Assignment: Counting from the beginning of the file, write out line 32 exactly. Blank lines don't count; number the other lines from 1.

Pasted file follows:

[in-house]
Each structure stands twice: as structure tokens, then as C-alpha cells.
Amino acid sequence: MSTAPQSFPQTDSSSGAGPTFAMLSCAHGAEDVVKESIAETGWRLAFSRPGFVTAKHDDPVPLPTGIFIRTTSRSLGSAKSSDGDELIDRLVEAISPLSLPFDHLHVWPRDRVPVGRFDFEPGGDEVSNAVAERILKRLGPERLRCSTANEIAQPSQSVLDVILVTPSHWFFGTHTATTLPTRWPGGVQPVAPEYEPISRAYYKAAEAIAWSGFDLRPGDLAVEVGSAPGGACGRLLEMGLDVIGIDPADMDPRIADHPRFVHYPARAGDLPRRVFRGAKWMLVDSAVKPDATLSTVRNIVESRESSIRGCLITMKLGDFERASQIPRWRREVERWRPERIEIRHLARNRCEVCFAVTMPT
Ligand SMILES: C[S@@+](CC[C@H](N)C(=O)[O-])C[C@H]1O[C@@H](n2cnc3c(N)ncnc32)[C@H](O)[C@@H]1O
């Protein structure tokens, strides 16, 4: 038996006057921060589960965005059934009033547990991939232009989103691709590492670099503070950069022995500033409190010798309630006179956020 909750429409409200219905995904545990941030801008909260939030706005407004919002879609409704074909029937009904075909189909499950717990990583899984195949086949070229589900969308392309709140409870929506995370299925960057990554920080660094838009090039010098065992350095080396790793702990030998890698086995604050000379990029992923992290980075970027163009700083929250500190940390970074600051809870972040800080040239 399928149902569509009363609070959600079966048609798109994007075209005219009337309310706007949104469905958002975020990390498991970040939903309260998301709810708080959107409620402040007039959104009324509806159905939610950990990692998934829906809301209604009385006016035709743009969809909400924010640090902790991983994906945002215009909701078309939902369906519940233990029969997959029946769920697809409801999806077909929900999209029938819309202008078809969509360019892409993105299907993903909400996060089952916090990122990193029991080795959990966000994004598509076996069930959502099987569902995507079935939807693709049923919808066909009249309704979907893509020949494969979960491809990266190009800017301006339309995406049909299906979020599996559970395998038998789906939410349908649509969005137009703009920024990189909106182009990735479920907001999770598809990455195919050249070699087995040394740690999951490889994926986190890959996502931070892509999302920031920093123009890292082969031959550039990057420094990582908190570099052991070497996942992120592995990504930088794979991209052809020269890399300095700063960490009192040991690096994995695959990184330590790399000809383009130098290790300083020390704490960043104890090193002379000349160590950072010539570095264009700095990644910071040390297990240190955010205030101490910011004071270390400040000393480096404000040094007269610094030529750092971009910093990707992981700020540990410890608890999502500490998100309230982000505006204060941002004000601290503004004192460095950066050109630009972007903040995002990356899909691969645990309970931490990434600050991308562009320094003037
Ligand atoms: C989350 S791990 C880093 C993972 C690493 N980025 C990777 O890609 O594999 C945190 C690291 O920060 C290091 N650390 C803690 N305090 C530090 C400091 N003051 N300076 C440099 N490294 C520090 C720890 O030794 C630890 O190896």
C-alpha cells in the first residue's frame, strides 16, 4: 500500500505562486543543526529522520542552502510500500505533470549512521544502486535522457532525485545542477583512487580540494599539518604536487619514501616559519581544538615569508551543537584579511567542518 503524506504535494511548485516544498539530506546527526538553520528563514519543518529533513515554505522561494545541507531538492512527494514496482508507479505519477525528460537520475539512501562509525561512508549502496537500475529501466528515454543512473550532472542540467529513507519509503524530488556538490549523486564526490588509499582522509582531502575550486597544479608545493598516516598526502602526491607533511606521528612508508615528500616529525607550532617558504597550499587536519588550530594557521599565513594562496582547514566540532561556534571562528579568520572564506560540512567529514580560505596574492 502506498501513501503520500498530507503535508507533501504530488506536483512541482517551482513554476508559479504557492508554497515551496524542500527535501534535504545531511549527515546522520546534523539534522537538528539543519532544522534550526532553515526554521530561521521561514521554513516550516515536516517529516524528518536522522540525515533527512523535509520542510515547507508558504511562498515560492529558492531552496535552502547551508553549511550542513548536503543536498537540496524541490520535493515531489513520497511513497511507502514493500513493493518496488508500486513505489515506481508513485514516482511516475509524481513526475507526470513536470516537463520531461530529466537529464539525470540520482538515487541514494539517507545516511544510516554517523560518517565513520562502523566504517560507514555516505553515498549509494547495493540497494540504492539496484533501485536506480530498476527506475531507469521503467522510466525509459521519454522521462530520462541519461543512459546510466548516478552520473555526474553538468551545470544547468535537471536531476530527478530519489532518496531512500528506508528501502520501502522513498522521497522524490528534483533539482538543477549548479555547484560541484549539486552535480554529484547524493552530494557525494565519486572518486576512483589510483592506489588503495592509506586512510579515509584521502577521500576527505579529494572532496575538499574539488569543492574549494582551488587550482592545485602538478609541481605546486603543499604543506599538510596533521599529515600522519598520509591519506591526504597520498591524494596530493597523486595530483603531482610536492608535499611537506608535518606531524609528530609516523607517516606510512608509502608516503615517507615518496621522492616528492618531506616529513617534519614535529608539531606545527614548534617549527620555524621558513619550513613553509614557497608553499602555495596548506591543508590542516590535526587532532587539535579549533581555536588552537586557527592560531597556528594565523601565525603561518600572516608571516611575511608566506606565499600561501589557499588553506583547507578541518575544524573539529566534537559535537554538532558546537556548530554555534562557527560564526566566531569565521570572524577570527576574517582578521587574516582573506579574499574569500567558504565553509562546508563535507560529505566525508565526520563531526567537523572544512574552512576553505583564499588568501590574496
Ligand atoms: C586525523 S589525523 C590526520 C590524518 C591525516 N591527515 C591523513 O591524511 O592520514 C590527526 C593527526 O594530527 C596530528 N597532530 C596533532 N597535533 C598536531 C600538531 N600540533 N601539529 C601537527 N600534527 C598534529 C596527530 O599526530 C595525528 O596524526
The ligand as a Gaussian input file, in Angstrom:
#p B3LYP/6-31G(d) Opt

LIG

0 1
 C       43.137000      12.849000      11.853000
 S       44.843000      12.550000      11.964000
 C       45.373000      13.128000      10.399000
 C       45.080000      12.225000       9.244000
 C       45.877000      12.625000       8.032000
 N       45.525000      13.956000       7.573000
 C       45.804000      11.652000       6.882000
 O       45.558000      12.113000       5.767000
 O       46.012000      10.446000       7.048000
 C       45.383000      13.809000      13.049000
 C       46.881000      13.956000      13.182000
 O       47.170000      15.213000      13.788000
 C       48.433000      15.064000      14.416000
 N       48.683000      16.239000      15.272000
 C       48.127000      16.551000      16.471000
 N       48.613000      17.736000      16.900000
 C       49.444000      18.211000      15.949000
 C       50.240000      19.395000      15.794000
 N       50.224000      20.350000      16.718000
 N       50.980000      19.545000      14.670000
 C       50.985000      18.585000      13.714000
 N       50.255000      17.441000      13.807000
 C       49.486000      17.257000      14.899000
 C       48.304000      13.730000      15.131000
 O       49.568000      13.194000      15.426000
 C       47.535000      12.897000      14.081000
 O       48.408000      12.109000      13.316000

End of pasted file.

 N       50.980000      19.545000      14.670000